This belief, that human beings possess a divine spirit temporarily deceived into forgetting its nature, distinguished the Gnostics from most other Christians of their time, and certainly from all of them since Augustine. It is not compatible with the idea of original sin, or the later idea of total depravity. If there is a part of you that is divine, it is not God that does the work of reconciling you to the divine presence, it is you — and that reconciliation is not the crossing of a great gulf, but merely the cultivating of awareness of that which part of you already knows. If there is a part of you that is divine, then you are not fundamentally broken, but fundamentally okay.

It’s interesting though how different schools of Gnosticism took this idea down different paths of reasoning when it came to morality. One path led in the direction of deep ascetic worldly denial; another led in the path of heady amorality; and a third group took a middle way.

The Thomas Christians compared the physical body to a garment which the soul wears.

Jesus said, “When you strip without being ashamed, and you take your clothes and put them under your feet like little children and trample them, then [you] will see the son of the living one and you will not be afraid.” (Gospel of Thomas 37)

The Hymn of the Pearl is another writing preserved by the Thomas Christians, a parable of a prince sent to Earth to retrieve a pearl. But the prince falls under an enchantment. He forgets his royal heritage and lives as a slave to the world’s ruler, wearing only rags. It is only when he is reminded who he is that he is finally able to discard the rags in which he was clothed and complete his task of retrieving the pearl.

Many of the Gnostics took these beliefs to mean that denial of worldly pleasure was the holiest course. They developed a morality of restriction, in which the life of ascetic denial is holy, which leads in predictable directions, such as the hostile misogyny found in later Gnostic writings such as the Exegesis on the Soul.

This text is essentially a commentary on scripture, developing the idea of the reincarnating soul comparing it to a wandering prostitute who couples with many bodies. The tone is misogynistic, which is not surprisingly coupled with a strong moralizing tone and promotion of an ascetic way of life. The text is a little unusual in that draws from the Prophets as well as the New Testament and Homer, but this underscores the syncretic nature of Gnosticism.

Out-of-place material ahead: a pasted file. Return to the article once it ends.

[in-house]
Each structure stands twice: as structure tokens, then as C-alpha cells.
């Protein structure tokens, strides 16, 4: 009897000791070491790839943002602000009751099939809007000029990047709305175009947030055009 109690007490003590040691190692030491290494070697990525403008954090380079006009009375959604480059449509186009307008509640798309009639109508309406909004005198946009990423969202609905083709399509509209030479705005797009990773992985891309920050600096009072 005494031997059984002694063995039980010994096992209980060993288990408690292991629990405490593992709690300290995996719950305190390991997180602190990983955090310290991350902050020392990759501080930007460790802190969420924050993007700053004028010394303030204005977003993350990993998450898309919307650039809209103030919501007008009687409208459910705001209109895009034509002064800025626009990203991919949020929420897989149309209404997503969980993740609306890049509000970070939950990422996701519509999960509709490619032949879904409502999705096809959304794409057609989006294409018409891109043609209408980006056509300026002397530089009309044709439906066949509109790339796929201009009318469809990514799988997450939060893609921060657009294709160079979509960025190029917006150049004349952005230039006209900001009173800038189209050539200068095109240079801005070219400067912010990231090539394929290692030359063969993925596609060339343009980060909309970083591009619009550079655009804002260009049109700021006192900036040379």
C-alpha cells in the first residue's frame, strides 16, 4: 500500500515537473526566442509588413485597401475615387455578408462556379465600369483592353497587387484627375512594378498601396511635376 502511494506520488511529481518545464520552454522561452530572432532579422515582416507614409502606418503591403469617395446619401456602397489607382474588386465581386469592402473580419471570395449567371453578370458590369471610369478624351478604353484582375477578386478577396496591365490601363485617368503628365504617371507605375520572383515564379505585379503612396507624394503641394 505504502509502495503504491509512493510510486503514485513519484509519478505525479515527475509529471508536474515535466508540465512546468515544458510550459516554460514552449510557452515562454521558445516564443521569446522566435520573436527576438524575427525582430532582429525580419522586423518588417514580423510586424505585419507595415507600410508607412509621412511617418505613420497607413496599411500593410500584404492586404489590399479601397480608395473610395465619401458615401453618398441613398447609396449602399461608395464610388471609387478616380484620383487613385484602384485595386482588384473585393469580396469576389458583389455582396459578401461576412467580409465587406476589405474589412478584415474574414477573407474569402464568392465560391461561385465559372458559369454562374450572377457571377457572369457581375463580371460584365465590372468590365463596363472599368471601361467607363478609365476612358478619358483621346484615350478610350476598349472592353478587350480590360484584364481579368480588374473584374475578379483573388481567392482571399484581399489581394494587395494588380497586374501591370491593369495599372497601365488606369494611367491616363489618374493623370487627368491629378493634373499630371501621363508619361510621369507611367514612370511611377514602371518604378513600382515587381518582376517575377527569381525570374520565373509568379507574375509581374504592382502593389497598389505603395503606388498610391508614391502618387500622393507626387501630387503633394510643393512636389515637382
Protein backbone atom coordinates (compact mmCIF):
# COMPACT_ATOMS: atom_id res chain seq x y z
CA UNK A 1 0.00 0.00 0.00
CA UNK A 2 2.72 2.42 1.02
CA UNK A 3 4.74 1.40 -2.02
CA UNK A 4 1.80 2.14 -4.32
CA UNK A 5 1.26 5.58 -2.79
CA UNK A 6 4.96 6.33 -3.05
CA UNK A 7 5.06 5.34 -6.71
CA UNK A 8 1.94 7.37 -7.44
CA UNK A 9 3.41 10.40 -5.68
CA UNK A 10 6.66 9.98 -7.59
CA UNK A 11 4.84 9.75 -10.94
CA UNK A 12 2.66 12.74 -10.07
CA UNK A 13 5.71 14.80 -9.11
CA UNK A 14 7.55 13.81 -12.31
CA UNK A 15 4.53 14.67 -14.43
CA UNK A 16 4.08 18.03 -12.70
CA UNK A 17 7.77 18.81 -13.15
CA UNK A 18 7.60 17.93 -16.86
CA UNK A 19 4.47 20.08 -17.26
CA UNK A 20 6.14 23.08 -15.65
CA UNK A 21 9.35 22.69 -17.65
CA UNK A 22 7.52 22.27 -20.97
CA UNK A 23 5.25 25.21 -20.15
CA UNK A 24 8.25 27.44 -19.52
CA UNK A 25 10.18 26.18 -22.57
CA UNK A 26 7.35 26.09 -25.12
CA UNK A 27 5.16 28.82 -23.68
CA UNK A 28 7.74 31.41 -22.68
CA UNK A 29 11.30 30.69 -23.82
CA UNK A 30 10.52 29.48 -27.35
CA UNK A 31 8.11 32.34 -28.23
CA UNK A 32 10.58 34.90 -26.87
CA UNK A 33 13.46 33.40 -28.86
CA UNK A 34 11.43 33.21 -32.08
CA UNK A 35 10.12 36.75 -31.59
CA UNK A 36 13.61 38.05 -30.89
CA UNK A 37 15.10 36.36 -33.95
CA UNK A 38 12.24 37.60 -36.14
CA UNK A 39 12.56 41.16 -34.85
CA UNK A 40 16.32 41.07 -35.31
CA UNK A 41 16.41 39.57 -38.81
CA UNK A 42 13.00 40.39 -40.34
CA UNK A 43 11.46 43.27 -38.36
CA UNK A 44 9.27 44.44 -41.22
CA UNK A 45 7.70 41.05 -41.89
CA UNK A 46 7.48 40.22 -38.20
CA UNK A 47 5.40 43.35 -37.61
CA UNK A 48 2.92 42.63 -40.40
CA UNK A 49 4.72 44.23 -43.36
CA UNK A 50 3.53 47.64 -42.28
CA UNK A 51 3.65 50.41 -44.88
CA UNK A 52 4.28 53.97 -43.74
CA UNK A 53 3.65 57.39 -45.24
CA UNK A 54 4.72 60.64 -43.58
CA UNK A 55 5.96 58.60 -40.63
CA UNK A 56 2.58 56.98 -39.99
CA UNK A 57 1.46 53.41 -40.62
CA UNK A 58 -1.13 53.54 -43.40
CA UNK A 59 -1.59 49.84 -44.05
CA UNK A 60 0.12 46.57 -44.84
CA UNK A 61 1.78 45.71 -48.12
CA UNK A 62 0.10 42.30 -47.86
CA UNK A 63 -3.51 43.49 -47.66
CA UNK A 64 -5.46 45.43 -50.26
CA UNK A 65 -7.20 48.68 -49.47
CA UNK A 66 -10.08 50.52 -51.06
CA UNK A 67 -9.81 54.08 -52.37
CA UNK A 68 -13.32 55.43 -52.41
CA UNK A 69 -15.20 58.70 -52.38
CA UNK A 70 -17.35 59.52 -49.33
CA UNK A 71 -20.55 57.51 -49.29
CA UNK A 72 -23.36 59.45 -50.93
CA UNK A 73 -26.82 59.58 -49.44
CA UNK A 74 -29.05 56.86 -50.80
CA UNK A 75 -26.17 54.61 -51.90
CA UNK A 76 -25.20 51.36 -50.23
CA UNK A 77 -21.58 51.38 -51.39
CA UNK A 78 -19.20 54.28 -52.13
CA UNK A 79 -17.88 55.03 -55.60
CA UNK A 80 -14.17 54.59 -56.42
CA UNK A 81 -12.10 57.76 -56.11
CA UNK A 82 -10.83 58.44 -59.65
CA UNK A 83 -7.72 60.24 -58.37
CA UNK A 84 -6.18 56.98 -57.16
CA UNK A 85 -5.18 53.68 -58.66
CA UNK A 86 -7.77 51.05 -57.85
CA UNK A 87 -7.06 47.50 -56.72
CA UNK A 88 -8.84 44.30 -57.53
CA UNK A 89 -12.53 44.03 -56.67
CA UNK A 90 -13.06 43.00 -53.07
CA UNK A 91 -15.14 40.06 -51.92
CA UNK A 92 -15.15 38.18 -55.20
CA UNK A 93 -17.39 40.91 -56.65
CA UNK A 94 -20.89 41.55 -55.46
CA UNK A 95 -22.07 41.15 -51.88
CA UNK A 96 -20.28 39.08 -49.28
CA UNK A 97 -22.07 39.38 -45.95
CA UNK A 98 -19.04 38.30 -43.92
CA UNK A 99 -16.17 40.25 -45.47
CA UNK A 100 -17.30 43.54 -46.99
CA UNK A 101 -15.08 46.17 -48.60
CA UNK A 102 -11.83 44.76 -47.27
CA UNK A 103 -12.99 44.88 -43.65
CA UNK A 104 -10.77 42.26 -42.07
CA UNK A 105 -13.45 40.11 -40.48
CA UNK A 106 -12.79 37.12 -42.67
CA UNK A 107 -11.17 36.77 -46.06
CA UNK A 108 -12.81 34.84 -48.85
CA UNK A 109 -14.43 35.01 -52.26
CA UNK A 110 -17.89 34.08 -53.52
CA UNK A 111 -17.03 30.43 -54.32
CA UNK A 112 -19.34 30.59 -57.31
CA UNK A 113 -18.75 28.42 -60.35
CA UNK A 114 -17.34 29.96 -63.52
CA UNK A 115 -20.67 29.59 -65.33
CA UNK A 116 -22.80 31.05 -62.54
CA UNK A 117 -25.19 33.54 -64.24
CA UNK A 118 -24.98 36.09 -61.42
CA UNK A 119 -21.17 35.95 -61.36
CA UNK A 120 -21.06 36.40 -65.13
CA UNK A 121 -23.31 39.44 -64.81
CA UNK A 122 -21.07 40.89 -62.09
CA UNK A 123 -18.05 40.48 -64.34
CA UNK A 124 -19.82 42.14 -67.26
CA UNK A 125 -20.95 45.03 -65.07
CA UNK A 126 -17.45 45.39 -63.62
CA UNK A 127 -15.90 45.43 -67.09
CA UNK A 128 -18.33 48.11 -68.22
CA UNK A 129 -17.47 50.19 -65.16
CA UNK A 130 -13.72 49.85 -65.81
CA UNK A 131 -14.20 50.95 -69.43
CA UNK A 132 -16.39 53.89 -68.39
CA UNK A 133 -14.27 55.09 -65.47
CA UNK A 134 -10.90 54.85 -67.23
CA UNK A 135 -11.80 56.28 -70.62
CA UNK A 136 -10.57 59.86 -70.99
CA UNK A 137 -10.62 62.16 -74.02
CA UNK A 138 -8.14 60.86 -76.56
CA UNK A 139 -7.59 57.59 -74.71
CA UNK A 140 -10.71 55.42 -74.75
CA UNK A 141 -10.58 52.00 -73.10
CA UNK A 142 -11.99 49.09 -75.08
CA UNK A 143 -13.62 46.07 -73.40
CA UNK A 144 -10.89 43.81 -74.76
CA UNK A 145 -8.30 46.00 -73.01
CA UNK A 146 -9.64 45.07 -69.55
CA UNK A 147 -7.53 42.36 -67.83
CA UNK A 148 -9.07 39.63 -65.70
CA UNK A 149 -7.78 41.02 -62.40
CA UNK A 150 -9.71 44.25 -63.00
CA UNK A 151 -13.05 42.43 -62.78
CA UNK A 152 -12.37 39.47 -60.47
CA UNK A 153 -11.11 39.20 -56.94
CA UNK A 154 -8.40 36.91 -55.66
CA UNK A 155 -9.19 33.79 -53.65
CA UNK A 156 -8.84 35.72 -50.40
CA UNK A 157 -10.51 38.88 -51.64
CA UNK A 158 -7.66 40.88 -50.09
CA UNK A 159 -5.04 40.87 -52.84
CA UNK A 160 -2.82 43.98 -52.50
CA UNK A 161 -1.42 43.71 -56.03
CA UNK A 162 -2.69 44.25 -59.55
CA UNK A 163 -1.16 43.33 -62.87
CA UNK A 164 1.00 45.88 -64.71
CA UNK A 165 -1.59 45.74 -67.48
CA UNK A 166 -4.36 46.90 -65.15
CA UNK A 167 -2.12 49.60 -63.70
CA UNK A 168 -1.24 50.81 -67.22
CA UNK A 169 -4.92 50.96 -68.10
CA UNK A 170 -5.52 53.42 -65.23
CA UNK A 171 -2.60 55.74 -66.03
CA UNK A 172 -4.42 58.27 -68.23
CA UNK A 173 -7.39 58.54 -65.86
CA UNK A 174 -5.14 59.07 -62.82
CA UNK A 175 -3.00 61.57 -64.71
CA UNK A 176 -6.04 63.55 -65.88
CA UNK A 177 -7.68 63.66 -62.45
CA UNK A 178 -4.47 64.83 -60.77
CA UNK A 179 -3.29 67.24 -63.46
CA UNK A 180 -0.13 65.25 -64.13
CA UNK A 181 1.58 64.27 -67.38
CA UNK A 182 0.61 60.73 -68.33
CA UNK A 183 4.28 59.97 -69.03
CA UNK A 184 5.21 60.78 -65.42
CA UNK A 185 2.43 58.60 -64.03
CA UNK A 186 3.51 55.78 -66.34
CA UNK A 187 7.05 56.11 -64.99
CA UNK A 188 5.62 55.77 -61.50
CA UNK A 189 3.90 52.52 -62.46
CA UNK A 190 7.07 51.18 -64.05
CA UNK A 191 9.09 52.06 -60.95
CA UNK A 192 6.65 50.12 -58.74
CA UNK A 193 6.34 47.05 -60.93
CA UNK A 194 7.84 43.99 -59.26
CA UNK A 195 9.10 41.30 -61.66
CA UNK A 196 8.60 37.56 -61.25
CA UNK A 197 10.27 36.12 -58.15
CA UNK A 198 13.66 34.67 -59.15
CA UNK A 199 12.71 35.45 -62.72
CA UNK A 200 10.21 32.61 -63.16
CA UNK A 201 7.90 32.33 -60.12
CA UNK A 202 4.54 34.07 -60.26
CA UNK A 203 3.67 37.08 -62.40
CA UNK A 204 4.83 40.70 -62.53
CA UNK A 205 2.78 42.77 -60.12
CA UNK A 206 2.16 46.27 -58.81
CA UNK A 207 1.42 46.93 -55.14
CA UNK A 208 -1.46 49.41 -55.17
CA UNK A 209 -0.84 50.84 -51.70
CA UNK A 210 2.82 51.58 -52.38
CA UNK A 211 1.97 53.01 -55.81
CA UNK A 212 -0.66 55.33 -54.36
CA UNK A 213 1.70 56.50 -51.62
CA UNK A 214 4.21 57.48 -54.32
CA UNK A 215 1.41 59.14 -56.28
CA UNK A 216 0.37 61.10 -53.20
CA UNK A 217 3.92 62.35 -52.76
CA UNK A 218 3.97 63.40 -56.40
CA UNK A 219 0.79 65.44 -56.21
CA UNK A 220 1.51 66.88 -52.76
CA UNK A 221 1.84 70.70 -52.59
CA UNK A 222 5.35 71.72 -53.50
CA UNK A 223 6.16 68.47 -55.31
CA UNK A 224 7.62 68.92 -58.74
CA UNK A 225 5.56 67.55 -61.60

As long as she was alone with the father, she was virgin and in form androgynous. But when she fell down into a body and came to this life, then she fell into the hands of many robbers. And the wanton creatures passed her from one to another and […] her. Some made use of her by force, while others did so by seducing her with a gift. In short, they defiled her, and she […] her virginity.

Other Gnostics, such as the libertine Carpocratians, believed that morality of restriction was another way of letting the flesh rule you. None of their writings have survived, but we have a (somewhat polemically described) summary of their beliefs recorded by Bishop Irenaeus:

[T]hey maintain that things are evil or good, simply in virtue of human opinion. They deem it necessary, therefore, that by means of transmigration from body to body, souls should have experience of every kind of life as well as every kind of action (unless, indeed, by a single incarnation, one may be able to prevent any need for others, by once for all, and with equal completeness, doing all those things which we dare not either speak or hear of, nay, which we must not even conceive in our thoughts, nor think credible, if any such thing is mooted among those persons who are our fellow-citizens), in order that, as their writings express it, their souls, having made trial of every kind of life, may, at their departure, not be wanting in any particular.

The Valentinian school eschewed both extremes, following the argument of Aristotle that every virtue is a rational mean between two vices, which are extremes:

it is possible to fail in many ways … while to succeed is possible only in one way (for which reason also one is easy and the other difficult- to miss the mark easy, to hit it difficult); for these reasons also, then, excess and defect are characteristic of vice, and the mean of virtue;

For men are good in but one way, but bad in many.

Virtue, then, is a state of character concerned with choice, lying in a mean, i.e. the mean relative to us, this being determined by a rational principle, and by that principle by which the man of practical wisdom would determine it. Now it is a mean between two vices, that which depends on excess and that which depends on defect…

For the Valentinians, the archontic prison was much more devious than simply “enclosing spirit in a prison of flesh” — the mind was the starting point and the ending point for their investigations. The mind is the source of error, following fear and and hate and falsehood down pathways of erroneous logic — but is also the source of the solution, capable of following truth and wisdom and applying correct logic. Salvation then depends on learning how to discern error from truth, which is not a kind of wisdom that can be encapsulated in a myth or a set of pithy principles. Any idea or concept can be misused or misapplied or taken to an extreme. One must raise one’s mind above (metanoia) the traps of logic and error.

Because there is only one way to be right and many ways to be wrong, it follows that there is ultimately only one wisdom, and we can see clues of this in many faith traditions. Also, this truth should in every way match what we find in natural observation of the universe. When we investigate nature we should not find patterns there which reflect a different order from the things we believe – or else our beliefs must be mistaken, since truth and nature are reflections of the same cosmic ordering principle — the same Logos.

The difficulty of belonging to a faith tradition was illustrated in the Letter of Ptolemy to Flora, an epistle from one student of Valentinus to another, which namely is this: that in any doctrine, the truth is intertwined with falsehood, and we must contemplate each teaching to ascertain whether it is truly the teaching of Logos or merely that which was written by a man in pursuit of a particular goal.